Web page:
2010 Year End Movie Review: Jason Zingale

Every year has its share of good movies and bad movies, but in 2010, the good ones were especially good and the bad ones sucked more than they usually do. And then there were the ones that fell somewhere in between – films that a lot of us were looking forward to seeing that didn’t pan out quite like we’d hoped. But there was nothing more destructive to cinemas this year than the onslaught of 3D, with studios hell-bent on trying to convince moviegoers that it was the future of movies. Sorry to say, but it was a gimmick in the 50s, a gimmick in the 80s, and it’s a gimmick today, not to mention a giant scam. Nevertheless, the good far outweighed the bad, with new films from innovative directors like Christopher Nolan, Edgar Wright and Danny Boyle, and what’s shaping up to be one of the most exciting Best Picture races in years. That’s not to say that all of my choices are necessarily award-worthy, but in a perfect world, they would be.

Best Movies of 2010

1. “The Social Network

It might sound a bit contrived to say that a movie can define an entire generation, but in the case of “The Social Network,” I honestly believe it. There have been plenty of films made about corporate empires built on ruined friendships, broken promises and massive egos, but never has one hit so close to home as the story of Mark Zuckerberg and the rise of Facebook. It’s not just a product of our time, but something that directly affects the everyday lives of people all around the world. Interesting stuff no matter how you spin it, but David Fincher takes what could have been a boring courtroom drama and turns it into a wildly entertaining character study filled with some of the zippiest and cleverest dialogue that Aaron Sorkin has ever written. There’s not a weak link in the cast – from major players like Andrew Garfield and Armie Hammer, to Rooney Mara’s brief (but important) appearance as one of Zuckerberg’s pre-Facebook girlfriends – but it’s Jesse Eisenberg’s star-making performance as the socially inept whiz-kid that makes “The Social Network” the year’s most enthralling film.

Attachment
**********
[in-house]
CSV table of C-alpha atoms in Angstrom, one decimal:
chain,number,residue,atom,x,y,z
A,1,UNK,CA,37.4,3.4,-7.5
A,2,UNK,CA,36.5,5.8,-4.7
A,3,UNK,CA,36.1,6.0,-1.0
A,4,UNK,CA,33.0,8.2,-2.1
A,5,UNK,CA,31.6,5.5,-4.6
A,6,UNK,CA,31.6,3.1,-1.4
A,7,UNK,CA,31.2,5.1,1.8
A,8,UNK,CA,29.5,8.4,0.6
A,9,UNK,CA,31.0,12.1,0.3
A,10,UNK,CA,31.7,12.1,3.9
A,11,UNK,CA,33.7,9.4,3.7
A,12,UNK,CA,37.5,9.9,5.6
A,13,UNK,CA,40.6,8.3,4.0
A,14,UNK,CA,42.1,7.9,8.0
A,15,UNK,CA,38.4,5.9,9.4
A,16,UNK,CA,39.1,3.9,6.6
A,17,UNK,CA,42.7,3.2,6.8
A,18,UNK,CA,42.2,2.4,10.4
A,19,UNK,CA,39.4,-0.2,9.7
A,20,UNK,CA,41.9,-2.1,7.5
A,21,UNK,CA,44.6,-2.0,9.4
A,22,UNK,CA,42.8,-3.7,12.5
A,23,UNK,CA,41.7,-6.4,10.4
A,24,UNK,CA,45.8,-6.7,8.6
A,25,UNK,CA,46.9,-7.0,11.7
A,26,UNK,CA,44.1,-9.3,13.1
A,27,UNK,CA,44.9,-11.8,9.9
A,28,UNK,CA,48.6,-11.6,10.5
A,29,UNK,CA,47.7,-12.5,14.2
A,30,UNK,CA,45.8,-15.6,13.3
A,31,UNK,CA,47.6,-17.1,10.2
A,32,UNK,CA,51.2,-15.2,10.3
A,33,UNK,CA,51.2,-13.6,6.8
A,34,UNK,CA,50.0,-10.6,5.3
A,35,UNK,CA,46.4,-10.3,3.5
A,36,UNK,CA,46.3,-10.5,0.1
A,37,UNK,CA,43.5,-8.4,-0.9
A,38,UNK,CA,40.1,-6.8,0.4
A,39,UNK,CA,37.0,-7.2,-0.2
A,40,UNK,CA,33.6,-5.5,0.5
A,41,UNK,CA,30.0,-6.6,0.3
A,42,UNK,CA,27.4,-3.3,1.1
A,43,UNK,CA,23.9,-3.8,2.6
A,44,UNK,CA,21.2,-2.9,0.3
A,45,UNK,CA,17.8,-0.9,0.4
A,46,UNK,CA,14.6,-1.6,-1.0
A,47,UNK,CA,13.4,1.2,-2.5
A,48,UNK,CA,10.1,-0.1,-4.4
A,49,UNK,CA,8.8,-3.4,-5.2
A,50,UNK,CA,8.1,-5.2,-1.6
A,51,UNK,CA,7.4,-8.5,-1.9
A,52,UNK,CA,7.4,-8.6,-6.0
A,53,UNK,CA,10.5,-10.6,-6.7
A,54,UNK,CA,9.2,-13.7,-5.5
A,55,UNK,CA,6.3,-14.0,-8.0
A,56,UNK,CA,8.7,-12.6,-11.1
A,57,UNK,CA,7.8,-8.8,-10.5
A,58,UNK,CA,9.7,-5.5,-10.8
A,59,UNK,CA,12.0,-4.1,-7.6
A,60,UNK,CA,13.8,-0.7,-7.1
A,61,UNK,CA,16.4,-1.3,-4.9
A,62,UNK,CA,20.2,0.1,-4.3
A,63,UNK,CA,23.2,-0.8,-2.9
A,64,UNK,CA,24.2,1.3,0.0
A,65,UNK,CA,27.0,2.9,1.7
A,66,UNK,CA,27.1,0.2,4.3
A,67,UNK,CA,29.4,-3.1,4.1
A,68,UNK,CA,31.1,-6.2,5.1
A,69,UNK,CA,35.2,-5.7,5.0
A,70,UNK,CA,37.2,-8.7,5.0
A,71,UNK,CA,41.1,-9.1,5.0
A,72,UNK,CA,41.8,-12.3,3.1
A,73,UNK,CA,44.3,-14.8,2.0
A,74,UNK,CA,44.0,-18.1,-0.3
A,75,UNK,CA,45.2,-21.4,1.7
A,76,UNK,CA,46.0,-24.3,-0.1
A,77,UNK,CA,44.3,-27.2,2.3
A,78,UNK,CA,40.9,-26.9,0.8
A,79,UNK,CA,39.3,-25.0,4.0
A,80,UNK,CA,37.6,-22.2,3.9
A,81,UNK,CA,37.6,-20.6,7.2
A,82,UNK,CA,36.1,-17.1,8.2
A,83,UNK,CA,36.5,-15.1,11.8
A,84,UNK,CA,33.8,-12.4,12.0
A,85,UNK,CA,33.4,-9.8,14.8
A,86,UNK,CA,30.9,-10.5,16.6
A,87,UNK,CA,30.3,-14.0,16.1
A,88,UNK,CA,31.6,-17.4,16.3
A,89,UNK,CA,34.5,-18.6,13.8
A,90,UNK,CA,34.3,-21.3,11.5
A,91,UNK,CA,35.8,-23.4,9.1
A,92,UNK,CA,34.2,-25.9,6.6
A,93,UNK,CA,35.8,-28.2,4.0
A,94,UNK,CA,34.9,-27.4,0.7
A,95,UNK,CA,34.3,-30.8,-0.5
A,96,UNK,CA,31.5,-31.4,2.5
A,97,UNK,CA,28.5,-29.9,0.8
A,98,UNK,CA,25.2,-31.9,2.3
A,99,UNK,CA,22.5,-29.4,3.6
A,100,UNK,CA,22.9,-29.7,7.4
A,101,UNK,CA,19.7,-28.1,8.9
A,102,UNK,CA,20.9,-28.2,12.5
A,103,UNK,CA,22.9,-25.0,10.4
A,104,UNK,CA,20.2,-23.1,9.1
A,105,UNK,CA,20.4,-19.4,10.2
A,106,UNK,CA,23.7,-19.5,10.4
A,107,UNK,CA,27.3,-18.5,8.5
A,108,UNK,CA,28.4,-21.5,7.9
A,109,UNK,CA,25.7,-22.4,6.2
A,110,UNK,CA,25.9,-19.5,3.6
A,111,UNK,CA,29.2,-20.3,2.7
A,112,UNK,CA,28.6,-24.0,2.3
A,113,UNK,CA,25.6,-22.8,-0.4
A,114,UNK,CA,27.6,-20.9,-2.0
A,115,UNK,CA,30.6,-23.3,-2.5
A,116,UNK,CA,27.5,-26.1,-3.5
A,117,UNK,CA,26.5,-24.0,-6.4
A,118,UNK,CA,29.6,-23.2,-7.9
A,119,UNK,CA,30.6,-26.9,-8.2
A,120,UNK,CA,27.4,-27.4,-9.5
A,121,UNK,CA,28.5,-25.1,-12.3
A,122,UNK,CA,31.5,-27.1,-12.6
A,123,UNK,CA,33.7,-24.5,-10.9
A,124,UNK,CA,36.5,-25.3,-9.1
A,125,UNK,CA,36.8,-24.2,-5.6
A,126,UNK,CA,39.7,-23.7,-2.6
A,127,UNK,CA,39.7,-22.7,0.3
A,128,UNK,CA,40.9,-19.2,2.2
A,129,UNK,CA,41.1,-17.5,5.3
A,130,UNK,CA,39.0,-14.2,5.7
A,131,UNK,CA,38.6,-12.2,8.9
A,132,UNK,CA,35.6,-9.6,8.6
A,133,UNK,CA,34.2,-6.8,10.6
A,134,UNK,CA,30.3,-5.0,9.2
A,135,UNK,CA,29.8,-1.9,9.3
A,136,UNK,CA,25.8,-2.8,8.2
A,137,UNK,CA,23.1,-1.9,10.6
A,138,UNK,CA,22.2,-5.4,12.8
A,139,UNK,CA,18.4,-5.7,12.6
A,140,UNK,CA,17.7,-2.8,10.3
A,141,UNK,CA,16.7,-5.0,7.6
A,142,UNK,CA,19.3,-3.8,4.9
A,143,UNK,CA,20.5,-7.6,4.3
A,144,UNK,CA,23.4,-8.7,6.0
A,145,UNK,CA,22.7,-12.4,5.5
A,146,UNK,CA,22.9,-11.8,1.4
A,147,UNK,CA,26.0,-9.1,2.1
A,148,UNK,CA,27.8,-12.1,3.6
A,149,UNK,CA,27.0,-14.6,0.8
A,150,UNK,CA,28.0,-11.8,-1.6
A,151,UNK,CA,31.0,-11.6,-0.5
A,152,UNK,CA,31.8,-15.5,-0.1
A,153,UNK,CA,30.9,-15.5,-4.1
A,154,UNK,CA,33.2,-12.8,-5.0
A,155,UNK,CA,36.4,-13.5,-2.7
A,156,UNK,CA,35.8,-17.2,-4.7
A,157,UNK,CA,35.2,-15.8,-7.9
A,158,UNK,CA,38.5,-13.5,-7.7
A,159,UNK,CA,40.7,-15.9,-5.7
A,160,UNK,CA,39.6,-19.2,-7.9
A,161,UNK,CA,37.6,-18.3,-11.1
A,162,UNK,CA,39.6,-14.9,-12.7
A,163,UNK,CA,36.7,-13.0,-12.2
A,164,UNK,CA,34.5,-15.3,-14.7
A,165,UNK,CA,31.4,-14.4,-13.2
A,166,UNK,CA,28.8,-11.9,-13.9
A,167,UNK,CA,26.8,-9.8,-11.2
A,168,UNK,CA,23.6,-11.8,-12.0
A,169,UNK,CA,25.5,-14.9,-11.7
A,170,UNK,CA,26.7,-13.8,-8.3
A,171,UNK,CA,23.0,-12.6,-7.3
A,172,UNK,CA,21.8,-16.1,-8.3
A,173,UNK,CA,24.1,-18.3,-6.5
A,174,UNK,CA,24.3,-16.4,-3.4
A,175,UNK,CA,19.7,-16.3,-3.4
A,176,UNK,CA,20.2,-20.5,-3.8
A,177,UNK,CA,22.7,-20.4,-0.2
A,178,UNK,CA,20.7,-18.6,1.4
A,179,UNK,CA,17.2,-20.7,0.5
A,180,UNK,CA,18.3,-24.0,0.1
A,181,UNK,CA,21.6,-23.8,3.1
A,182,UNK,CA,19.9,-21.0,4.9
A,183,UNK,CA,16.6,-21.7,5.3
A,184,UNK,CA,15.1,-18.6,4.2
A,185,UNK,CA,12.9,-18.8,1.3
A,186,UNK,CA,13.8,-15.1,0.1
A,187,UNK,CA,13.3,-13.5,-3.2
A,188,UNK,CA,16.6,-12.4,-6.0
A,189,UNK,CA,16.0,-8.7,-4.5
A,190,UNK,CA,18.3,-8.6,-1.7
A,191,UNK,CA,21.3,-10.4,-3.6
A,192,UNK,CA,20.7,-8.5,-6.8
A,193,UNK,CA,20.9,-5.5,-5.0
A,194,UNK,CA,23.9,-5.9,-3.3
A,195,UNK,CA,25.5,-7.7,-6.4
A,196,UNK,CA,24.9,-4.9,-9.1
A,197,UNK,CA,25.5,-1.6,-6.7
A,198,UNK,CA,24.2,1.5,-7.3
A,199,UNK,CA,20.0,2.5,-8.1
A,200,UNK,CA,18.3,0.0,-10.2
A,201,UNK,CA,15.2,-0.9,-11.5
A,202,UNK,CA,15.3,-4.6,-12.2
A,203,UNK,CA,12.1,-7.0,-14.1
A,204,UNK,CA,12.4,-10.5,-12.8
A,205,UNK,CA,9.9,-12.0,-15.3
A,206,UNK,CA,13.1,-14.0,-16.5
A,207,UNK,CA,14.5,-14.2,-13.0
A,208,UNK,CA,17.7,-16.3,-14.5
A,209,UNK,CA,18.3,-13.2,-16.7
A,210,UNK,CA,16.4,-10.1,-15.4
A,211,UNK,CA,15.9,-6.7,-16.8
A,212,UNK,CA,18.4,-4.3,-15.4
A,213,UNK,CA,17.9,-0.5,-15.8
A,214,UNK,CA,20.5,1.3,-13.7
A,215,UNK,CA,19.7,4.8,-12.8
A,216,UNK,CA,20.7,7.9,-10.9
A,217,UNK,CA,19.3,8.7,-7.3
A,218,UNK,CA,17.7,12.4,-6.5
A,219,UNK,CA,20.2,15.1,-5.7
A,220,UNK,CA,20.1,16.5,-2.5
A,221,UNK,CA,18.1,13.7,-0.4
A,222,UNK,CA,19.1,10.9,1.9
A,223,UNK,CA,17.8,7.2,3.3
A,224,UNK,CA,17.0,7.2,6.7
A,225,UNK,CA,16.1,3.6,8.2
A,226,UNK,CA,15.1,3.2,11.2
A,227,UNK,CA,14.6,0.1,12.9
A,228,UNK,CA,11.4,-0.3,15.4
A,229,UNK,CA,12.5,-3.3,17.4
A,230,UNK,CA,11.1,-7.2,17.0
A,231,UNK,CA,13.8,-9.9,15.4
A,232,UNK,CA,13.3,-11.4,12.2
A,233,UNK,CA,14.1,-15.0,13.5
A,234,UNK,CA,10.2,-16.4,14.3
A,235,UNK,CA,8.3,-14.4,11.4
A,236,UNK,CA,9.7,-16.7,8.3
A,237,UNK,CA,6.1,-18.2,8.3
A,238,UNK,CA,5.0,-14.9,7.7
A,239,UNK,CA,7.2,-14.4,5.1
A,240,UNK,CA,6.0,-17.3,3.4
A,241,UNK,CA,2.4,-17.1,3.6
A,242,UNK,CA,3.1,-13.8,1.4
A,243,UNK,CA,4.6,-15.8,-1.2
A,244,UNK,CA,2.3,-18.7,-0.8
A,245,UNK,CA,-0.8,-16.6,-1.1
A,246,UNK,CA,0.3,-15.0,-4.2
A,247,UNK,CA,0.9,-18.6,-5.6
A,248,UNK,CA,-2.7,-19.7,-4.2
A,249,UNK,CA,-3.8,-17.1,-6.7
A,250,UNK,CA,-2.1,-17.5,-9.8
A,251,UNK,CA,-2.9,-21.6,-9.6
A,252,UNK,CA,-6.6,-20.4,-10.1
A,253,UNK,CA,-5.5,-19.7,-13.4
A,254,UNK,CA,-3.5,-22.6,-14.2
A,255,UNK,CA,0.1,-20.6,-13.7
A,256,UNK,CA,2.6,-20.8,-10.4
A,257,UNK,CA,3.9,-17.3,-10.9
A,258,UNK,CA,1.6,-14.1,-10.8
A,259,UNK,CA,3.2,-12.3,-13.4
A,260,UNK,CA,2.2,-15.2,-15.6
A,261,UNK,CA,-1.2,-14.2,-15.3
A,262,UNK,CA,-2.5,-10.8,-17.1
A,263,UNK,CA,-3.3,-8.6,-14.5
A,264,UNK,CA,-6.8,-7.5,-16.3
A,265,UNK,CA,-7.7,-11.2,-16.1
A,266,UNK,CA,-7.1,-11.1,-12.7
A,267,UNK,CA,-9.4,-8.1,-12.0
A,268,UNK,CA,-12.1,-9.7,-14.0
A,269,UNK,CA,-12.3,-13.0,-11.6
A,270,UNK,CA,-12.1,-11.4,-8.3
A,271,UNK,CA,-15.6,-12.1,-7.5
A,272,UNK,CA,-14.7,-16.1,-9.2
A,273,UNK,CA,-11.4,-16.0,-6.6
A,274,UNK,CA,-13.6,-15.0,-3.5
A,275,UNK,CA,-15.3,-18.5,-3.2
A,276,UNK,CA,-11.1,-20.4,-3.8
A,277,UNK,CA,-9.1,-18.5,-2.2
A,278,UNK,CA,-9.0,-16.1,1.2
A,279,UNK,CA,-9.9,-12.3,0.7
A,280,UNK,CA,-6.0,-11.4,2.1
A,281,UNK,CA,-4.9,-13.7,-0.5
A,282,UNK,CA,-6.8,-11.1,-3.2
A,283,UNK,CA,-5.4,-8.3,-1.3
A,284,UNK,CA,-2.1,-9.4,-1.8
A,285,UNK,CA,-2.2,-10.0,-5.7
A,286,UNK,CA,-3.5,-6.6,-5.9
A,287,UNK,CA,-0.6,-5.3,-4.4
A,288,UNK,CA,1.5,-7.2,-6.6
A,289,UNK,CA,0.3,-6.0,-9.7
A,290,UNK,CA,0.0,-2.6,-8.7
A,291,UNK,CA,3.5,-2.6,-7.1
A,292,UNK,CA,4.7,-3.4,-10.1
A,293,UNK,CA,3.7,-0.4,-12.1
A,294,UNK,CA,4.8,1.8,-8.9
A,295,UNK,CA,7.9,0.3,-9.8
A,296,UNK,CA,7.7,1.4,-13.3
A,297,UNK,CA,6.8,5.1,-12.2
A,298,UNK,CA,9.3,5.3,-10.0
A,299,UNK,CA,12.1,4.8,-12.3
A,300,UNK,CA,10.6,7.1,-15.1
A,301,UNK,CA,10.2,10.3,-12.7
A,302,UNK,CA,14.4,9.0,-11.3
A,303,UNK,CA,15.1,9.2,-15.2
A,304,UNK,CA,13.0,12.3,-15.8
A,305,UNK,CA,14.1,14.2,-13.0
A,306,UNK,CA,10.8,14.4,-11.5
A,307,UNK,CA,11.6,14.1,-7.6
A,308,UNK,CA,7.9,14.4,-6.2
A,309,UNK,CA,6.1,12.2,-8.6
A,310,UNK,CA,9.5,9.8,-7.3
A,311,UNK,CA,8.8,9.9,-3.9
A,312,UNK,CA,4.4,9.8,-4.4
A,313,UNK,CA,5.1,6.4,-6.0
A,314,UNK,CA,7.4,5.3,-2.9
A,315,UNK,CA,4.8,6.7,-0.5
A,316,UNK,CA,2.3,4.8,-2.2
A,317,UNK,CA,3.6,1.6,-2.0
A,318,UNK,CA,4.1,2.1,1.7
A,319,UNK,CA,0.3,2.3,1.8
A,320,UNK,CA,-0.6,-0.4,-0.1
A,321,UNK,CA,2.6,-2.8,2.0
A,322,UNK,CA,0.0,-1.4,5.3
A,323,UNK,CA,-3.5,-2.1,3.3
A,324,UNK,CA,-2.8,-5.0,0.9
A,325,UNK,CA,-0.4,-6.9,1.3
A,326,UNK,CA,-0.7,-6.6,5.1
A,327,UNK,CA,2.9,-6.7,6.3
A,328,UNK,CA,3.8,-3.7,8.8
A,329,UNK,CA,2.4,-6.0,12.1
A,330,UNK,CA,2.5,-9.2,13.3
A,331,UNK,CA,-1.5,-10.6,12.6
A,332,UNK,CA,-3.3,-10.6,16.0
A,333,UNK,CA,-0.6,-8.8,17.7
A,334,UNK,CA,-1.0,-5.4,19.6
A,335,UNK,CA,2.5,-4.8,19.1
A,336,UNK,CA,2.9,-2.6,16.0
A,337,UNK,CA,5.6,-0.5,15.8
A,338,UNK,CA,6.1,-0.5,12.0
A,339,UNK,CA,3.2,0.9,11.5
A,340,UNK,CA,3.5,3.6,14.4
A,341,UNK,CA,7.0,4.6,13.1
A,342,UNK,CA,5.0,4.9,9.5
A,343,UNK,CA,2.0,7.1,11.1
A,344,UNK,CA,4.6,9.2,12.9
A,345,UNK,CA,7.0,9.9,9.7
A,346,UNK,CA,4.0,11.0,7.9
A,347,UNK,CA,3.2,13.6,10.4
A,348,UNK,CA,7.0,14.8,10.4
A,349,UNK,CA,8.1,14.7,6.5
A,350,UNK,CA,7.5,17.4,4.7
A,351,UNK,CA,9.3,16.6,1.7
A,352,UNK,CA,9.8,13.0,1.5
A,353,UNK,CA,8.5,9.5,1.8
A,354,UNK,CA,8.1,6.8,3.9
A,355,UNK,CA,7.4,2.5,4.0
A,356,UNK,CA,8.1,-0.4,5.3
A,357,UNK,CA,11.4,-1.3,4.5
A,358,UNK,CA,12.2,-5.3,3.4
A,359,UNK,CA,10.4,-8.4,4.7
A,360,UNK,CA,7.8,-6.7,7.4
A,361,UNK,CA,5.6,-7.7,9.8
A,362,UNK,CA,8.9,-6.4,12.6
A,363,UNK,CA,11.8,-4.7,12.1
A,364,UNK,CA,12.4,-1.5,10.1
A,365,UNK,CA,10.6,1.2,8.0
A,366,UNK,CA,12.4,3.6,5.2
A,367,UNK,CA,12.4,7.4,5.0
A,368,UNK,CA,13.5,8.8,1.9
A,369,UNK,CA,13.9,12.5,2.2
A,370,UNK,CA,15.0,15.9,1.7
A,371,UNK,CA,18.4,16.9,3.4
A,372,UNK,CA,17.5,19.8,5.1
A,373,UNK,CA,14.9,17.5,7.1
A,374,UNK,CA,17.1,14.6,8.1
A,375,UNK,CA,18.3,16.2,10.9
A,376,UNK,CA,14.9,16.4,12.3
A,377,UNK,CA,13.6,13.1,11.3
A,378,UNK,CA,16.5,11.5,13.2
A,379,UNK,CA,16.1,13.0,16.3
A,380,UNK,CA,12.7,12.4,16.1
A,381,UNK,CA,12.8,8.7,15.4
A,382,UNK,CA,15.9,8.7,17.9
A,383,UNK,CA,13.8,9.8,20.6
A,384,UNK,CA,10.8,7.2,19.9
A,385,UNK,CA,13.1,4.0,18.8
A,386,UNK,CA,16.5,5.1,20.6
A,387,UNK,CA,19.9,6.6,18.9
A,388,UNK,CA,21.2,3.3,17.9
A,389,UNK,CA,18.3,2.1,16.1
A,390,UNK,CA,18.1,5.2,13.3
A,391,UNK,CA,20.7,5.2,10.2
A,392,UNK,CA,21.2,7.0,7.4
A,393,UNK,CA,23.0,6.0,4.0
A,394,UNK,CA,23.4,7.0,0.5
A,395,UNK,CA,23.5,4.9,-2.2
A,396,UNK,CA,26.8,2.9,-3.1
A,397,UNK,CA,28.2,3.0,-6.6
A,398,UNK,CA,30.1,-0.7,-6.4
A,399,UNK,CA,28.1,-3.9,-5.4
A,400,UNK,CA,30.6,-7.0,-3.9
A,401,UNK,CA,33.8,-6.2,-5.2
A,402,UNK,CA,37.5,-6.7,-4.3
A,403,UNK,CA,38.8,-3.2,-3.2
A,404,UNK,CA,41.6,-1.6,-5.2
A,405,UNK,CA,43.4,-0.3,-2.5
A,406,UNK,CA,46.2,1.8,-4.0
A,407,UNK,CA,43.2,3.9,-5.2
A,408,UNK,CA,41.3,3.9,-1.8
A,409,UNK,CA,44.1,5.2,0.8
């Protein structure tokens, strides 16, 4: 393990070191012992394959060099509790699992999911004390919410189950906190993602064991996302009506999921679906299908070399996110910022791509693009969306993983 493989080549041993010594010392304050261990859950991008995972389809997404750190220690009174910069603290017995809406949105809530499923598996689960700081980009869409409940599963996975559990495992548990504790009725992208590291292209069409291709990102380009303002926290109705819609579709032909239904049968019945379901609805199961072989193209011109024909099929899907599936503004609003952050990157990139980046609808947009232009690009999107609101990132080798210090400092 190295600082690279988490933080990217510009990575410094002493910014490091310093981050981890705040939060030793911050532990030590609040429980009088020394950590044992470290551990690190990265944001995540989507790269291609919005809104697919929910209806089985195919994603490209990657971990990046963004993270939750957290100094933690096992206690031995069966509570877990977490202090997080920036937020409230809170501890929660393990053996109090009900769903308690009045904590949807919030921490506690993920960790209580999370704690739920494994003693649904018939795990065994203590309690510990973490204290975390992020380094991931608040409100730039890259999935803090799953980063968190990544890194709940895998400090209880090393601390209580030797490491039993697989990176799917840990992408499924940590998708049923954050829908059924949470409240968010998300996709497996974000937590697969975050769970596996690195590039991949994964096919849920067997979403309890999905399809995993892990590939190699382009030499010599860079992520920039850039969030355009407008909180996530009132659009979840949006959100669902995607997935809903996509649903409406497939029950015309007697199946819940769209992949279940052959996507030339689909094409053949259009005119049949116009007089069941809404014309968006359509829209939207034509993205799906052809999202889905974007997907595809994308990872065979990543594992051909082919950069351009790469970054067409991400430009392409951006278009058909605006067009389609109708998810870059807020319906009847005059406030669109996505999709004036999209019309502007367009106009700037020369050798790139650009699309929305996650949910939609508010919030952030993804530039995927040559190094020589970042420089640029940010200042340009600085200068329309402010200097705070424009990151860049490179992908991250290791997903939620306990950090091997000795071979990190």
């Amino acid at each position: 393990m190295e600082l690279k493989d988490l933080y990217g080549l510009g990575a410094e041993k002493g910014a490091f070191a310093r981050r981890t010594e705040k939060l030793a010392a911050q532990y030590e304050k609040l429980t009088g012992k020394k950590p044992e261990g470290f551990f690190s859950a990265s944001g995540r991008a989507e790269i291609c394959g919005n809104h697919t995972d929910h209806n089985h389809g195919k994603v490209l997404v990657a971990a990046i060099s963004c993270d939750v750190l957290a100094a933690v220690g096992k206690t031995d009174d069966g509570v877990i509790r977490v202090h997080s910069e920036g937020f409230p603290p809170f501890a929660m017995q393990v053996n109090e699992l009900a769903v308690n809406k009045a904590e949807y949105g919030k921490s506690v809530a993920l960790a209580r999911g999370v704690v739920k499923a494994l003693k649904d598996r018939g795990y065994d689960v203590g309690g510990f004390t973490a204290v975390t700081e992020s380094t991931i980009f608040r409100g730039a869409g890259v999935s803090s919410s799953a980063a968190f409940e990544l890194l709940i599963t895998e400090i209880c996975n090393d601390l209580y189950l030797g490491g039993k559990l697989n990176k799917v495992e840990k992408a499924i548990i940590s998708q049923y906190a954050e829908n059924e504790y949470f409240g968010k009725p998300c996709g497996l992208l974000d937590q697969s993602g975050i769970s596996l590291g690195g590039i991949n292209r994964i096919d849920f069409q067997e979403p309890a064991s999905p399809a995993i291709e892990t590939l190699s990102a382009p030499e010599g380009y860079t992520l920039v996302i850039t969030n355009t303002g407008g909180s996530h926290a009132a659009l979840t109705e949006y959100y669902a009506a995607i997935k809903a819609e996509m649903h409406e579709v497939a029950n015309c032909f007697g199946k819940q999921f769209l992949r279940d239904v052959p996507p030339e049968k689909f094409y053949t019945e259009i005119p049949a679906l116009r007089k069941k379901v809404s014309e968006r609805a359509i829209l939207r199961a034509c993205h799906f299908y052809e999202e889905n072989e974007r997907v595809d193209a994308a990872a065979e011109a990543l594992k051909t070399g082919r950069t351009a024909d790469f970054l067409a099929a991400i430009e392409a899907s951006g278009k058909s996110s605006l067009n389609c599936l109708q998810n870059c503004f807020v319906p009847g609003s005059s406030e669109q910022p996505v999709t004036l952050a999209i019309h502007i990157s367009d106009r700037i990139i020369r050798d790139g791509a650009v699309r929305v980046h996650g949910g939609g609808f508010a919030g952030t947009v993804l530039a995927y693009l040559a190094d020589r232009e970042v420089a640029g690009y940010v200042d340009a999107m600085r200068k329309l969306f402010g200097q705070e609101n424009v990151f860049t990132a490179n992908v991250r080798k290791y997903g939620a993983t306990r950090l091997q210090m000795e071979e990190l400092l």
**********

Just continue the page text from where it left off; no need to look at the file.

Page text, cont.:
the_social_network

2. “Inception

It’s hard not to be envious of a filmmaker like Christopher Nolan, because the guy is only 40 years old, hasn’t made a single bad movie yet, and doesn’t show any signs of slowing down. Though it might have seemed virtually impossible to outdo “The Dark Knight,” Nolan’s seventh feature is better in just about every way – from its incredibly complex and original mind trip of a story, to the stunning visual effects and outstanding ensemble cast. “Inception” is the kind of film that only gets better with each new viewing, and though everyone may have their own theory about the ending (you could ask just about anyone whether or not it fell and they would immediately know what you were talking about), the real delight is watching the journey that leads us there. There are so many memorable moments that it’s hard to keep track, but the last 40 minutes are particularly spellbinding as Nolan manages to juggle four different dream states without tripping once. Can we just give the man his Oscar already?

inception

3. “Scott Pilgrim vs. the World

Edgar Wright wasn’t exactly a household name prior to directing “Scott Pilgrim vs. the World,” but that will hopefully all change with this wildly ambitious action-comedy that pretty much rewrites the rules on comic book movies. It’s been said that mimicry is the highest form of flattery, and if that’s the case, then Bryan Lee O’Malley must be blushing, because the film adaptation of his six-volume comic series is not only incredibly faithful to the story, but its quirky humor and breakneck pacing as well. The ensemble cast is terrific (from a pitch-perfect Michael Cera in the title role, to bubbly newcomer Ellen Wong), the fight sequences are playfully unique, and you’d need a Rolodex just to keep track of all the clever pop culture references that are crammed into the script. It’s like dying and going to geek heaven.

scott_pilgrim

4. “127 Hours